Things you wished you could do previously suddenly magically start working: like you can double-click anywhere and make an automation breakpoint (not just on the envelope itself).
Oh yeah, and finally: “It is now possible to move automation segments horizontally.” (People who have been next to me in the studio while editing know that I tended to use … colorful language … in past versions over this.)
Many other DAWs work in similar ways to this already, but Ableton has managed to add these features without messing too much with its own distinctive interface. And that means you’ll adjust I think very quickly – ironically both if you were doing most of your editing in Live, and if you weren’t (because you found the absence of these things frustrating).
There are lots of other subtle helpers and visual feedback that make it easier to select, edit, and move breakpoints as you’re working. So there’s nothing new here in the sense of the addition of fade curves – just everything works better.
One thing that wasn’t changed here: you still can’t edit MIDI events directly in the Arrangement View lanes. But at last, you can edit multiple MIDI clips at the same time – both in Arrangement and Session. That’s beautifully implemented, and at last stops all this hunting in and out of clips when you’re editing. That may be a better solution, on balance.
Finally, Operator has a worthy sequel – a synth that feels truly native to Ableton Live.
And it’s about the most flexible synth you could wish for. It’s also more approachable than Operator’s FM (frequency modulation) synthesis – even though that design, conceived by Ableton co-founder Robert Henke, made FM easier to understand. By contrast, Wavetable is a synth that almost dares you to dive in without reading the manual.
Wavetable synthesis is all about starting with an interesting waveform, then adding modulation and moving through that waveform. Animations show you how that works, even if you’ve never done it before. (Waldorf’s synths do that beautifully on the iPad, built by Wolfgang Palm, the man who perfected the technique. That seems to have influenced the design here, but — imagine it far simpler, more compact, flat, and Ableton-y.)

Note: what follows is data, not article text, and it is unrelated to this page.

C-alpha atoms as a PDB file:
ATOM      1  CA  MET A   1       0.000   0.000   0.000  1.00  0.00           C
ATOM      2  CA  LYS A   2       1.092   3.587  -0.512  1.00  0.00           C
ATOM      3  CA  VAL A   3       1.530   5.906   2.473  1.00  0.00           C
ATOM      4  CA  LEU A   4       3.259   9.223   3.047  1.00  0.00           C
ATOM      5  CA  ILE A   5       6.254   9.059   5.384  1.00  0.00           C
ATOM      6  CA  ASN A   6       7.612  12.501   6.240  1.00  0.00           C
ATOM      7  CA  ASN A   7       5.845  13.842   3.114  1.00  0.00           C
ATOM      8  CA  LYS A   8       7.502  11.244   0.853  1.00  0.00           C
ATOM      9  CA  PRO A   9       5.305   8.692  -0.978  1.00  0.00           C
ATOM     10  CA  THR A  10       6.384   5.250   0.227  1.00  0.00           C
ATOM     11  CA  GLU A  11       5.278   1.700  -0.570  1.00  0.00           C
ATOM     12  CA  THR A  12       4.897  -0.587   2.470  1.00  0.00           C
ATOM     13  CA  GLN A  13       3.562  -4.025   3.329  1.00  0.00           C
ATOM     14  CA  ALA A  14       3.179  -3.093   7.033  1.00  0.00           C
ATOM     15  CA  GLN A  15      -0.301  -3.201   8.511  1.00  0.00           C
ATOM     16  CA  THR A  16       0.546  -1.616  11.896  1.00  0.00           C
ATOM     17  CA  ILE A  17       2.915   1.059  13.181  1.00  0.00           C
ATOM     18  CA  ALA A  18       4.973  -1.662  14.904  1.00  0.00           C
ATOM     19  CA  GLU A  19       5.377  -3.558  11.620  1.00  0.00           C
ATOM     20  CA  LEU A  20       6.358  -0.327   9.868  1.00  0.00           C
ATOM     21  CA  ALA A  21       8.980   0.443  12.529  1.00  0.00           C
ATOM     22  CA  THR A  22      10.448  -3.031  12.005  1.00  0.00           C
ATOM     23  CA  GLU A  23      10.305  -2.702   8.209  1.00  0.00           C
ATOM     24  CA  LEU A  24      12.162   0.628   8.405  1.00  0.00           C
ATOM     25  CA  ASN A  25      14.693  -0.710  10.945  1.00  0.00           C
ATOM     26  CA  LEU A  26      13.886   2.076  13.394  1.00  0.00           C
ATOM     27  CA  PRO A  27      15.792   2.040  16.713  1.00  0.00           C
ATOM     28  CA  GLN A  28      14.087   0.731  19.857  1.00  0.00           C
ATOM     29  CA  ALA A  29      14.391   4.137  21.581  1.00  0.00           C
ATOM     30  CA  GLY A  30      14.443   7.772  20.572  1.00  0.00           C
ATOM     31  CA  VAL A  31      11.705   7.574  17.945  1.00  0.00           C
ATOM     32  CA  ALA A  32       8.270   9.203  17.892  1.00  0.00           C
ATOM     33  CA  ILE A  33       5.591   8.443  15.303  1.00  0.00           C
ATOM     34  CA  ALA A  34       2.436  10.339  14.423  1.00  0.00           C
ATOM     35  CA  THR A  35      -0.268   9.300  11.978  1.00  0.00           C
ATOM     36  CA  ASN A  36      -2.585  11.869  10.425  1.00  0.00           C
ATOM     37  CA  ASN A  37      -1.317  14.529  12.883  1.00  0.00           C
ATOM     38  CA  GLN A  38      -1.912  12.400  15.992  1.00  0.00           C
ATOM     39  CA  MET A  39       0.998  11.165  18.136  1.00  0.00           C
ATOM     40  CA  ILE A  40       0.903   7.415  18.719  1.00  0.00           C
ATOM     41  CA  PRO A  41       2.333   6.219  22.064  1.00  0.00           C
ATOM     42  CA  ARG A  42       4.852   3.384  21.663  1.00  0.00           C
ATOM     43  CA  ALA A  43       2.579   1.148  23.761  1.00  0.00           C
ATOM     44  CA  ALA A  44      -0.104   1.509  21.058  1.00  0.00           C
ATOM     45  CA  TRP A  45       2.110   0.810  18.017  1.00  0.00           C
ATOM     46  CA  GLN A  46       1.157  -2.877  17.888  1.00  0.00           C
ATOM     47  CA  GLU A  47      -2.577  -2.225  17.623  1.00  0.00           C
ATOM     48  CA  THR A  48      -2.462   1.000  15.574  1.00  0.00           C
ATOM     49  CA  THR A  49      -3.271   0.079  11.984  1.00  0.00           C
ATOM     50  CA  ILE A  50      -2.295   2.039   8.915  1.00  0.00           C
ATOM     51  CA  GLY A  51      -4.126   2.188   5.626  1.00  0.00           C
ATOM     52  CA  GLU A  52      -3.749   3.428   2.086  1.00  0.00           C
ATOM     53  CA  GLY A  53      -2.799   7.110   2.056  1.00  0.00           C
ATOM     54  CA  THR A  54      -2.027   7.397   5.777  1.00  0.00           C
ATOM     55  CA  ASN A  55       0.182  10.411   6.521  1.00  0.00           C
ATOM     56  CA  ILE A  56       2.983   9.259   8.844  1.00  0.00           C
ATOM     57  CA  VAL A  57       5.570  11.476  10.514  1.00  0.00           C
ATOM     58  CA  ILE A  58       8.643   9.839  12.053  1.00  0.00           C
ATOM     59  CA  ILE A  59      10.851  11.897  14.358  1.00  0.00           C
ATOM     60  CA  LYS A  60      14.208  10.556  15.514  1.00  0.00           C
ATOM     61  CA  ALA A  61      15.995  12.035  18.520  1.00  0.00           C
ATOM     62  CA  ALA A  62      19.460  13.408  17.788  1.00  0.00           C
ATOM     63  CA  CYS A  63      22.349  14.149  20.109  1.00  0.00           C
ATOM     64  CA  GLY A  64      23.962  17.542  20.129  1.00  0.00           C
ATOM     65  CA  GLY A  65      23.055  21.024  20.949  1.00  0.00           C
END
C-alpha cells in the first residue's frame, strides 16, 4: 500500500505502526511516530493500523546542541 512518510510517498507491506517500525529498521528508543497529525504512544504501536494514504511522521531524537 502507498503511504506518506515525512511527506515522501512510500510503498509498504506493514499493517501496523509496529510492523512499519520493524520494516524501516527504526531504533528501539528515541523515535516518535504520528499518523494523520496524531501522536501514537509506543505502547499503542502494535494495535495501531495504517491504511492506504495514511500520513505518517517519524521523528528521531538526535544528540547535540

From there, you can add filters and modulation in a terrifically straightforward way. Filters look the way they do elsewhere in the software – you’ve got two multimode filters to apply as you like. Choosing some different filter models and adding drive will dirty up what is otherwise a very pristine-sounding instrument.
There’s also an easy modulation matrix, if a simple one. And you can pop out envelopes and LFOs (modulation sources) when you want more real estate.
The deal is sealed for me by the Unison modes – that Shimmer is lovely – which thicken up the sound of each note by using multiple oscillators. And there’s a sub oscillator, making this an excellent bass synth.
With the use of the various wavetables, different filters with drive, and unison modes, you can very quickly get away from sounds that are too clean or too clinical, which for me was always missing on Operator.
On paper, the whole thing honestly looks boring. But those filter models, the fact that you can route the two oscillators together or in parallel, those filter models (which you may already know from Live 9’s revamped Simpler), and those unison modes… oh, those unison modes… (Just trust me on that.)
It’s fun to design sounds on-screen, but even more fun with Ableton Push, as all those visualizations now map perfectly to the displays, and the encoders are ready for hands-on control.
In the end, it’s exactly what you want a built-in Ableton Live synth to me. It’s easy, it’s consistent – but it’s got personality, and it isn’t limiting.
Wavetable is great, but … might not sway you if you’ve already got a stable of synths you love. Echo, on the other hand, is irresistible.
Echo almost made me forget everything else I planned to work on on this review, because suddenly I had a bunch of tracks just based on Echo.
We’re spoiled for choice now when it comes to delay effects. Native Instruments’ Replika XT is exceptional, just to name one. Universal Audio and the like have beautiful models of analog classics. Eventide have brought their whole arsenal of delays. Surreal Machines have some especially brilliant models.